TAS has not yet reached any conclusions regarding the benefits and burdens of the requirement, but the report expresses concern that the burdens “may turn out to be disproportionate as compared with any resulting improvement in tax compliance.” During FY 2011, TAS will study the impact of the new reporting requirement more closely and, depending on what its study finds, may propose administrative or legislative recommendations to modify the provision or suggest that Congress consider less burdensome tax gap proposals, including a TAS proposal to require reporting of non-interest bearing bank accounts, to replace it.
The free provision of sperm may, under appropriate circumstances, be a charitable activity. Petitioner, however, does not qualify for tax exemption because the class of petitioner’s beneficiaries is not sufficiently large to benefit the community as a whole. ... the class of potential beneficiaries includes only the limited number of women who are interested in having one man-–Naylor–-be the biological father of their children and who survive the very subjective, and possibly arbitrary, selection process controlled by the Naylors. Over a 2-year period, petitioner received 819 inquiries and provided sperm to 24 women. In deciding who receives the sperm, petitioner has certain preferences that narrow the class of eligible recipients. It is not apparent what, if any, relationship some of these preferences have to the promotion of health. ...
While Naylor may believe that petitioner’s activities “make more of a positive difference to the world than all of the inventions and scientific discoveries that * * * [he] could ever create”, we are not convinced that the distribution of one man’s (i.e., Naylor’s) sperm to a small number of women, selected in the manner presented, promotes health or confers a public benefit.
(Hat tip: TaxProf Blog)
In article entitled "The Democratization of Corporate Philanthropy" published in Forbes.com's "The CSR Blog," James Epstein-Reeves argues that corporations' nondisclosure of their charitable giving efforts is "absolutely necessary because of the sheer number of requests corporate giving officers receive." Epstein-Reeves, described by Forbes as "a Chicago-based expert on corporate social responsibility, philanthropy, and cause-marketing and the president of Do Well Do Good, LLC," defines "democratization" as the corporate trend of philanthropic contests such as Pepsi Refresh, Kohl’s Cares, and the Members Project. He opines that these contests in which people vote for charitable giving priorities place “the general public . . . in charge of dictating a company’s giving . . . by using social media.” Epstein-Reeves does correctly distinguish between the lack of required disclosure by corporations and the required disclosure (via Form 990-PFs) of corporate foundations' charitable giving.
In response to Epstein-Reeves' article, The Nonprofit Quarterly takes an opposing view: "So let’s get this straight. Giving 'the public' the ability to vote for the charitable distribution of a small amount of corporate largesse is democratization and so is keeping the philanthropic grantmaking of major corporations secret. Every grantmaker makes the argument for secrecy. Remember, private foundations argued against making their 990PFs open to public disclosure too."
Michael L. Gompertz, a retired IRS attorney, has published Lawsuit Challenges Income Tax Preferences for Clergy in the July 5th edition of Tax Notes. Tax Notes' synopsis follows:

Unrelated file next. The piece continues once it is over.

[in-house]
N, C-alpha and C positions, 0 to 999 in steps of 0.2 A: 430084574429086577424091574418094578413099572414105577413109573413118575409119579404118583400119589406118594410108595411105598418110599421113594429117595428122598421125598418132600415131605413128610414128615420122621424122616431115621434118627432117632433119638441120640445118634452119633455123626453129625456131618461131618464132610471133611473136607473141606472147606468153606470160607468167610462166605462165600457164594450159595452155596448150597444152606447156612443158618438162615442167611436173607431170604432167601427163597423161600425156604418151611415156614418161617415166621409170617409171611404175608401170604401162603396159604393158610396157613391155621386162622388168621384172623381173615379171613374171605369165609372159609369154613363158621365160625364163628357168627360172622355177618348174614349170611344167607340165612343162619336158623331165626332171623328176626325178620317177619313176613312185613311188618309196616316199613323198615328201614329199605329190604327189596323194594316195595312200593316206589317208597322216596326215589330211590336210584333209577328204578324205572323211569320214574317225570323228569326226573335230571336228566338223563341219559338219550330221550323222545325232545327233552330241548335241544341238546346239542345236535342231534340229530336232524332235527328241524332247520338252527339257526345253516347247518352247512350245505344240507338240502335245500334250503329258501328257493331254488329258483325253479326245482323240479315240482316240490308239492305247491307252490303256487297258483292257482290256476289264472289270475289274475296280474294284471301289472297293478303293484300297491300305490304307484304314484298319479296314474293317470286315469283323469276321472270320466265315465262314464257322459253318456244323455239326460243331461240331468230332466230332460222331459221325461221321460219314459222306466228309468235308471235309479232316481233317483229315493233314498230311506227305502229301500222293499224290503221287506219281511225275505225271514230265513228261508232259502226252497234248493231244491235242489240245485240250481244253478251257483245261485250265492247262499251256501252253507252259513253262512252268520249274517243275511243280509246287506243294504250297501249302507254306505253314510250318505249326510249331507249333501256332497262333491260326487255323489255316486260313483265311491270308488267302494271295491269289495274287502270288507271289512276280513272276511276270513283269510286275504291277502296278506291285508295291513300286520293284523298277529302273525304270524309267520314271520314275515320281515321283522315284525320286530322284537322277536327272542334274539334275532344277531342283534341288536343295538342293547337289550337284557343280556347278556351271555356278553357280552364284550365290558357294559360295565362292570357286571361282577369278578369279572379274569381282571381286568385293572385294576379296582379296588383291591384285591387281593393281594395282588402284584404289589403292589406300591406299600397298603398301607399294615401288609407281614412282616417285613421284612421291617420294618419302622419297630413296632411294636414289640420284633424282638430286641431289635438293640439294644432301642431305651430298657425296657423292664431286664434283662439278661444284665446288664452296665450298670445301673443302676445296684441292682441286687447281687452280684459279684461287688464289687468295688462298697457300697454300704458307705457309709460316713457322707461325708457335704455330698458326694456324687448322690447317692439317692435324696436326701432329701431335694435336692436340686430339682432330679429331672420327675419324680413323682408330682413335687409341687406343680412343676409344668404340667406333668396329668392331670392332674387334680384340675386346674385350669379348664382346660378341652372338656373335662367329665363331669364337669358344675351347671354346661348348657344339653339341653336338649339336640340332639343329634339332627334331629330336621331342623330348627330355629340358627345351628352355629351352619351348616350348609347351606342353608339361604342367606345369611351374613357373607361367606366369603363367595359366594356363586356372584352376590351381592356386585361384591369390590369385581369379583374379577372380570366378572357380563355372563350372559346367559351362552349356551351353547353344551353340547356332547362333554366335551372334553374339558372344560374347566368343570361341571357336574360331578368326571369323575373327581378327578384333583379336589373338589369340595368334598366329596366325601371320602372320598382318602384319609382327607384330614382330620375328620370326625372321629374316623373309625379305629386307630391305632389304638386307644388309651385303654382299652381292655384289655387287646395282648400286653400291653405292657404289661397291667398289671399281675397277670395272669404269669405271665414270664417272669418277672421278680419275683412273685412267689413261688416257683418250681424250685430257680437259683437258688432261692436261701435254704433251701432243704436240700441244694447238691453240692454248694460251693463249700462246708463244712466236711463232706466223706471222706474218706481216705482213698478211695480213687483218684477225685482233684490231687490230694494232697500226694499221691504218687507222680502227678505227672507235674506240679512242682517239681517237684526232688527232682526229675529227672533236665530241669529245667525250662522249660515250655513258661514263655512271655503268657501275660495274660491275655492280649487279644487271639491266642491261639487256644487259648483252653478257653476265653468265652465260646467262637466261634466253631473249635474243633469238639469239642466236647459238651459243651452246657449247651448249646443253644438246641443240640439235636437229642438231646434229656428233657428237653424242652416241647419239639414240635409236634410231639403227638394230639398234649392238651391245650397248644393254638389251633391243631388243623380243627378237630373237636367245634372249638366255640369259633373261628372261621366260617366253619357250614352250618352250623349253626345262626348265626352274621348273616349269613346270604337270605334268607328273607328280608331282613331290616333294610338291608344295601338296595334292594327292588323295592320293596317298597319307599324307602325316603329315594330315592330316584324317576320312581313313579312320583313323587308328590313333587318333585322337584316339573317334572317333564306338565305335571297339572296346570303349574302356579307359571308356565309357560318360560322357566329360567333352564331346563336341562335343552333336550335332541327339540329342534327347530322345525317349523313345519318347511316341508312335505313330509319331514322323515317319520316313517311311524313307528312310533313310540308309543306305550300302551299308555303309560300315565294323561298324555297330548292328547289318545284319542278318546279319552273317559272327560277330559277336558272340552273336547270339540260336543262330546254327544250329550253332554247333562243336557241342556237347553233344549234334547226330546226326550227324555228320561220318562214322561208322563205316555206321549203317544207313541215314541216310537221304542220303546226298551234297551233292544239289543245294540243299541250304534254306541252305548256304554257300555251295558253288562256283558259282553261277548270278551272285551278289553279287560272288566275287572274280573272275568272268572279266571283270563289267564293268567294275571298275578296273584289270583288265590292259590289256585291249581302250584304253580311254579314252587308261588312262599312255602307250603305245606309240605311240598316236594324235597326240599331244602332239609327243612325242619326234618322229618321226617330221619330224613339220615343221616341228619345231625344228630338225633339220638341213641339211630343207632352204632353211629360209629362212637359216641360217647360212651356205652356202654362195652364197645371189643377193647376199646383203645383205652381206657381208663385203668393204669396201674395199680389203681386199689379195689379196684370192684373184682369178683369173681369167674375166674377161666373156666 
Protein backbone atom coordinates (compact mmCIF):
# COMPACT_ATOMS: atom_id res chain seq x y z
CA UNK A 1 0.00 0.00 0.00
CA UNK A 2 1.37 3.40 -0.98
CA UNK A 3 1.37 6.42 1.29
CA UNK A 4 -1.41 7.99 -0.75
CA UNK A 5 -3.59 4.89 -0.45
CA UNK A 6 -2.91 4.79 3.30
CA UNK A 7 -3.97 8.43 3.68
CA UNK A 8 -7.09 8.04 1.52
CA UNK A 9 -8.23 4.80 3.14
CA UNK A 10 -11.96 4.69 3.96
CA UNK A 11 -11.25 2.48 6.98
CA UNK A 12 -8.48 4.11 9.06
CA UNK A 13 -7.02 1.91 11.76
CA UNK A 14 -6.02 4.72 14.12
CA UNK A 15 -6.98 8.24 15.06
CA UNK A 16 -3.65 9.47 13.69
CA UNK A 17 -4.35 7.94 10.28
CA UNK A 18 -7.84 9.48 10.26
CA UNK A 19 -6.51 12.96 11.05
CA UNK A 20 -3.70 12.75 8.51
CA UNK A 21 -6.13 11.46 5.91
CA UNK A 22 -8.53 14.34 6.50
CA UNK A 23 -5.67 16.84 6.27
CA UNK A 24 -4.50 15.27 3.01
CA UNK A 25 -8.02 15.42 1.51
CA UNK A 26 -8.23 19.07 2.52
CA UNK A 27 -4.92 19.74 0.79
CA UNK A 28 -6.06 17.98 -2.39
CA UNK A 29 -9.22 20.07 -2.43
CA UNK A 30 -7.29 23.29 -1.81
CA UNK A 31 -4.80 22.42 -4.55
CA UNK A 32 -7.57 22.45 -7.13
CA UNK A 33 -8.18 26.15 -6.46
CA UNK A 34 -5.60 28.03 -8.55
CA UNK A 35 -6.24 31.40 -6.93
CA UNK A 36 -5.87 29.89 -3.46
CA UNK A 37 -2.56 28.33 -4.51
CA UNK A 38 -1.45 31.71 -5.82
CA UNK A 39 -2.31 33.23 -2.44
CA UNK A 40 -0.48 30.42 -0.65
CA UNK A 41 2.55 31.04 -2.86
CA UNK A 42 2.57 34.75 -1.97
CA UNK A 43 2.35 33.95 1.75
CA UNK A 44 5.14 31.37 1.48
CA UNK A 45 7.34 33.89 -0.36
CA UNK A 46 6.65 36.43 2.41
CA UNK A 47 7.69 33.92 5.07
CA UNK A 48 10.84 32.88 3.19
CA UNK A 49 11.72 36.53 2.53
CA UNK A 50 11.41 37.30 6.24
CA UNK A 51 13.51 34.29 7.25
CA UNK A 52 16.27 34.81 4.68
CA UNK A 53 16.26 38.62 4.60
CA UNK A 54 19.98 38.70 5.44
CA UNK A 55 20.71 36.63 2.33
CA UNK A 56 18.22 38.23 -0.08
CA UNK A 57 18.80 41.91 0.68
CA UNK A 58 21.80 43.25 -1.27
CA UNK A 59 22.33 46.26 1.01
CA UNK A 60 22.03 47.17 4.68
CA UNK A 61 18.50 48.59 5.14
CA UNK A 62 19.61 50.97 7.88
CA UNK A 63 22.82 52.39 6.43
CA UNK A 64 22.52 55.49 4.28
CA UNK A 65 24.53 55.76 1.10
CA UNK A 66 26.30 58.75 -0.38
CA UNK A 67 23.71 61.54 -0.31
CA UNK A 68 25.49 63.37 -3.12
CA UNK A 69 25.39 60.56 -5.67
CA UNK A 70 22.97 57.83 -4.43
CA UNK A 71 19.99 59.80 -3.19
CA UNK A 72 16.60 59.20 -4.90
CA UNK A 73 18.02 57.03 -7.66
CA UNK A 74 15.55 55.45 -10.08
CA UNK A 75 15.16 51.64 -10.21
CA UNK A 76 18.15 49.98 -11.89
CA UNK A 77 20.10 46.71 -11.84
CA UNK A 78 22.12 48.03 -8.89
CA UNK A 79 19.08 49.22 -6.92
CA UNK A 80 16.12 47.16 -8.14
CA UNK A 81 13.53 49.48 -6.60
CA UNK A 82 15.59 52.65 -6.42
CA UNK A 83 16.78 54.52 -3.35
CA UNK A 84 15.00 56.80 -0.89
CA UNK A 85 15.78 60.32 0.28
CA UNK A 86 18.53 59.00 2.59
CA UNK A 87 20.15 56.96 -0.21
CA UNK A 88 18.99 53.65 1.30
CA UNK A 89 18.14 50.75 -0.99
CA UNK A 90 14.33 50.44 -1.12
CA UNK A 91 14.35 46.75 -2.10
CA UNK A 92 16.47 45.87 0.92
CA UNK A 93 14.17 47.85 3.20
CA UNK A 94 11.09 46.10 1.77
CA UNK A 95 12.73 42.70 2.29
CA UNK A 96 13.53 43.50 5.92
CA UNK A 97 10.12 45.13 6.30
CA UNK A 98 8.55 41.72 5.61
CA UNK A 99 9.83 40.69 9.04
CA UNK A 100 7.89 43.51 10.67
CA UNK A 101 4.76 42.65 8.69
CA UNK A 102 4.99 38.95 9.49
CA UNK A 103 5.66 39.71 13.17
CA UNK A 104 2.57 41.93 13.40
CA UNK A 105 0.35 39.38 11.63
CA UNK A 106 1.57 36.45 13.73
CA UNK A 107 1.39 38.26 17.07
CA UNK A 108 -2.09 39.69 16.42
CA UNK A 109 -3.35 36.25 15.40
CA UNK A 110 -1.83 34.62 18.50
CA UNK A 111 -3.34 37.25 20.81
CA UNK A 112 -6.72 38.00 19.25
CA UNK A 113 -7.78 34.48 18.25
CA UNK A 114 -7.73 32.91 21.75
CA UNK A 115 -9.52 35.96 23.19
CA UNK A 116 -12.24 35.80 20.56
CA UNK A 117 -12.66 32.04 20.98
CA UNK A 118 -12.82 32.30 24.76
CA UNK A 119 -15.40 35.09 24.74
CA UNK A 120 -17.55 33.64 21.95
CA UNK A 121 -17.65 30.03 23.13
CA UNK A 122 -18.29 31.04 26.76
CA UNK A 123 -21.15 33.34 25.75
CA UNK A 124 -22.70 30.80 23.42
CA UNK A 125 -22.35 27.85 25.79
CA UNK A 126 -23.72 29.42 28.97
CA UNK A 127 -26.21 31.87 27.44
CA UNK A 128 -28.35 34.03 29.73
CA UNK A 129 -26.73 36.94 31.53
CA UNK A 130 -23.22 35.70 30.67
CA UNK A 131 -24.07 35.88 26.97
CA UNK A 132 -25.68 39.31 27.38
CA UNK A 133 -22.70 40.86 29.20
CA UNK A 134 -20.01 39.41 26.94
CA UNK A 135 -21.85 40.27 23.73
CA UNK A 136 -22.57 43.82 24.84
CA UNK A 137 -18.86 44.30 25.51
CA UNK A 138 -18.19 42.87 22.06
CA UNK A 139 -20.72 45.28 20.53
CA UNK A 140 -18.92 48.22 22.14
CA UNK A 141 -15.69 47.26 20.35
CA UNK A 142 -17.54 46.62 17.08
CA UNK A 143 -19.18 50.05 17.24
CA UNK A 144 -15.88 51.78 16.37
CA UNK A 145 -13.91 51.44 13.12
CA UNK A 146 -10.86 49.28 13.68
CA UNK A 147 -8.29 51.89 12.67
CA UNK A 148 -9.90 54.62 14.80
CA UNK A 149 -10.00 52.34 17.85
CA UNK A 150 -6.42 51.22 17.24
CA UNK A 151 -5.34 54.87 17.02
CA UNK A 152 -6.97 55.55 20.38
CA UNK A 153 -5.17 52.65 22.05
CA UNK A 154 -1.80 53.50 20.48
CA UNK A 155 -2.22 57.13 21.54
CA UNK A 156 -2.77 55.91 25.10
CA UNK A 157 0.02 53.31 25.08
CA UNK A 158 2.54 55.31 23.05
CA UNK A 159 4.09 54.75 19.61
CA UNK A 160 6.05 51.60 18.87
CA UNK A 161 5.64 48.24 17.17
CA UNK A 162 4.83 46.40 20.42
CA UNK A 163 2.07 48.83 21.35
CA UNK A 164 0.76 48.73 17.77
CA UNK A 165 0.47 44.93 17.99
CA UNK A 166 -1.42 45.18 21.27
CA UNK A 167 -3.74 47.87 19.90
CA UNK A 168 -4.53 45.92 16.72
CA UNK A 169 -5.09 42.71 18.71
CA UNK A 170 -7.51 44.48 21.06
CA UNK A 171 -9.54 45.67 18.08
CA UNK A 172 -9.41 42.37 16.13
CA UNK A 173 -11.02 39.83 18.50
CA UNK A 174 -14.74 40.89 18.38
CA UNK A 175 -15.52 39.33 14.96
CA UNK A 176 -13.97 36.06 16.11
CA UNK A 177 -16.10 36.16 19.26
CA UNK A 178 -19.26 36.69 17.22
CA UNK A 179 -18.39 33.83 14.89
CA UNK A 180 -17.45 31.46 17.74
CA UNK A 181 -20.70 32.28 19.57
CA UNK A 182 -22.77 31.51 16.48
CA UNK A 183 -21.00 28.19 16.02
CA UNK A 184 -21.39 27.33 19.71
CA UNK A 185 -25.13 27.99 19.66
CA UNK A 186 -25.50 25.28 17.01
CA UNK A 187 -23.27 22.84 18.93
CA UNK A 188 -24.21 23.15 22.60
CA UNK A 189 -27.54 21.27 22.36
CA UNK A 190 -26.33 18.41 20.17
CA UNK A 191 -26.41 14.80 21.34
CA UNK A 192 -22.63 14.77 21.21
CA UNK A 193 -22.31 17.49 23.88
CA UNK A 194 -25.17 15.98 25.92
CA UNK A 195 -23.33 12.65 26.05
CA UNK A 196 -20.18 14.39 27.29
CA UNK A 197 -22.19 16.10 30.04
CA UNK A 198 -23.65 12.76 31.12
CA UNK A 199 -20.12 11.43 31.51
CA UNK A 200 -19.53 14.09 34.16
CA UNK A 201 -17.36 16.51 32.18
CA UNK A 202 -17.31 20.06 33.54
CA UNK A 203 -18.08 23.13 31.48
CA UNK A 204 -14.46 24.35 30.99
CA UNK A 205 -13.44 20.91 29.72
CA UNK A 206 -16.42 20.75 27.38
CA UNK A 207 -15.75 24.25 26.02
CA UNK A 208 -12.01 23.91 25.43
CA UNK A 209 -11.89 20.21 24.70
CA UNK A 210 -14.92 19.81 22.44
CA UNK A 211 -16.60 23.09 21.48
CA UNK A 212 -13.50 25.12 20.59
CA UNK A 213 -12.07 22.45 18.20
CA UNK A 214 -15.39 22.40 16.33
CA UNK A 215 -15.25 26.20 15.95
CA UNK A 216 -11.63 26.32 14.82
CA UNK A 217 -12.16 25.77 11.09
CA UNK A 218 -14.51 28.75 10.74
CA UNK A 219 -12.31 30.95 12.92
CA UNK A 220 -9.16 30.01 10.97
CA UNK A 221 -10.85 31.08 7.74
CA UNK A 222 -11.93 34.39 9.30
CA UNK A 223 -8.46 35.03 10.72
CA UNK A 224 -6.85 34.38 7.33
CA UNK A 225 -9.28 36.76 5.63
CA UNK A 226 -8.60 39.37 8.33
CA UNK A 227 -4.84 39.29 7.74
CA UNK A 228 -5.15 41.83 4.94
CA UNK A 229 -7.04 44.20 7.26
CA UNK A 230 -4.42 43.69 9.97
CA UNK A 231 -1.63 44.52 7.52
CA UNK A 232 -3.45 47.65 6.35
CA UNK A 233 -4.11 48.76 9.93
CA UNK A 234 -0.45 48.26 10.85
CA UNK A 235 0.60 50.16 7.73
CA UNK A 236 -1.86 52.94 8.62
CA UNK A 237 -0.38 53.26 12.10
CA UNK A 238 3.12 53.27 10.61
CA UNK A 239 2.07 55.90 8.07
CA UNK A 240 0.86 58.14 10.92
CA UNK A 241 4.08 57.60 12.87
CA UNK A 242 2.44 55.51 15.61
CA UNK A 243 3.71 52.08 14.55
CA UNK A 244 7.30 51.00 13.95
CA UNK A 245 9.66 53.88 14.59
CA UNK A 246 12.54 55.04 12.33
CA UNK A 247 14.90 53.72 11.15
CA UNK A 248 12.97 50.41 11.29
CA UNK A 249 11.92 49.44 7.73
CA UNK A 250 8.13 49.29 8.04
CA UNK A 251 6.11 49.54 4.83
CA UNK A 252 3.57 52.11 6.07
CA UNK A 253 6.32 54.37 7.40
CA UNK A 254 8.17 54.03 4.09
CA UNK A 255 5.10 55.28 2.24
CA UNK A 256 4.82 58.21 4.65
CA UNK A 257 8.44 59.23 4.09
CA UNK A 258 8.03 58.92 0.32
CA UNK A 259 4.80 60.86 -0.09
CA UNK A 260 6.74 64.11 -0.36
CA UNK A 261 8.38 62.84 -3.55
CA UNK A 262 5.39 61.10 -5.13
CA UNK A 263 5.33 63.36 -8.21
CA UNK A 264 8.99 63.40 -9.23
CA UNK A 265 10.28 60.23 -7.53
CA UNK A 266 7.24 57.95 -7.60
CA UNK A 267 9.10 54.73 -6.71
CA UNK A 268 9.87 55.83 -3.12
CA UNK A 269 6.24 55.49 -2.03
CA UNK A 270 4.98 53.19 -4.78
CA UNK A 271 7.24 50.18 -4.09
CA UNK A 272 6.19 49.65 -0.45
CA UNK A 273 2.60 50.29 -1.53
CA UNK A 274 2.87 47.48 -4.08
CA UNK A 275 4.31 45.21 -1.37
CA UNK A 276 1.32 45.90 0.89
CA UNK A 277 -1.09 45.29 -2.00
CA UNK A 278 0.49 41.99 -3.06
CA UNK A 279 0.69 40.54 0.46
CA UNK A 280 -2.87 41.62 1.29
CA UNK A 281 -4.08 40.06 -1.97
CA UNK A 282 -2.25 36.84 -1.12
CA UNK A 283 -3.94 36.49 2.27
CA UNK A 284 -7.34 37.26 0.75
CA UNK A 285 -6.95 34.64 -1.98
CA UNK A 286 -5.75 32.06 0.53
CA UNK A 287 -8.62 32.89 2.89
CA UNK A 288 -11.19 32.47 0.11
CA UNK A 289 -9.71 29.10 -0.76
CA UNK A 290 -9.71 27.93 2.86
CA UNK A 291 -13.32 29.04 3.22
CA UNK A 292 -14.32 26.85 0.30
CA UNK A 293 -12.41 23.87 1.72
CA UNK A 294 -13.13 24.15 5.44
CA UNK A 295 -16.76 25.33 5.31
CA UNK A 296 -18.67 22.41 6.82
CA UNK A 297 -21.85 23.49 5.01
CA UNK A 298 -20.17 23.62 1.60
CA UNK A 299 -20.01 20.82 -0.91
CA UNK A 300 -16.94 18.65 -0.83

In this article, the author argues that sections 107 and 265(a)(6)(B) are unconstitutional because they are narrow tax preferences for clergy that violate the First Amendment's establishment clause. Taxpayers have standing to challenge these sections. In Freedom From Religion Foundation v. Geithner, a district court correctly denied the government's motion to dismiss taxpayers' claims that section 107 is unconstitutional, but incorrectly granted the motion to dismiss claims that section 265(a)(6)(B) is unconstitutional.
We previously blogged about the significance of the Freedom From Religion Foundation v. Geithner case.
Wednesday, July 7, 2010
As reported by The Chronicle of Philanthropy, The U.S. Supreme Court's decision in Hastings Christian Fellowship v. Martinez handed down last week addressed the constitutionality of a public educational institution conditioning access to a school-funded student organization based on compliance with an "all-comers" policy. Like most colleges and universities, the Hastings College of Law at the University of California required all student organizations to obtain official recognition before they can receive the institution's support for their activities. Hastings referred to such an organization as a "Registered Student Organization" (RSO). An RSO provides a student group with several benefits, including the use of school funds, facilities, and channels of communication, as well as the school's name and logo. In exchange, any RSO must comply with the school's Nondiscrimination Policy, which mirrors California state law barring discrimination on a number of bases, including religion and sexual orientation. Hastings interprets this policy to mandate acceptance of all comers; namely, an RSO must permit any student to participate, become a member or seek leadership in the organization, regardless of that student's status or beliefs. Hasting's Nondiscrimination Policy was problematic for the Christian Legal Society, which mandates that its members sign a "statement of faith" adhering to the Society's theological views, including, as the Supreme Court noted, the belief that "sexual activity should not occur outside of marriage between a man and a woman." When seeking status as an RSO, the Society also requested an exemption from the school's nondiscrimination policy, alleging that such policy would violate its First Amendment right to freedom of association by forcing it to include members who do not share its fundamental views. Hastings refused to grant the exemption, leading to the lawsuit.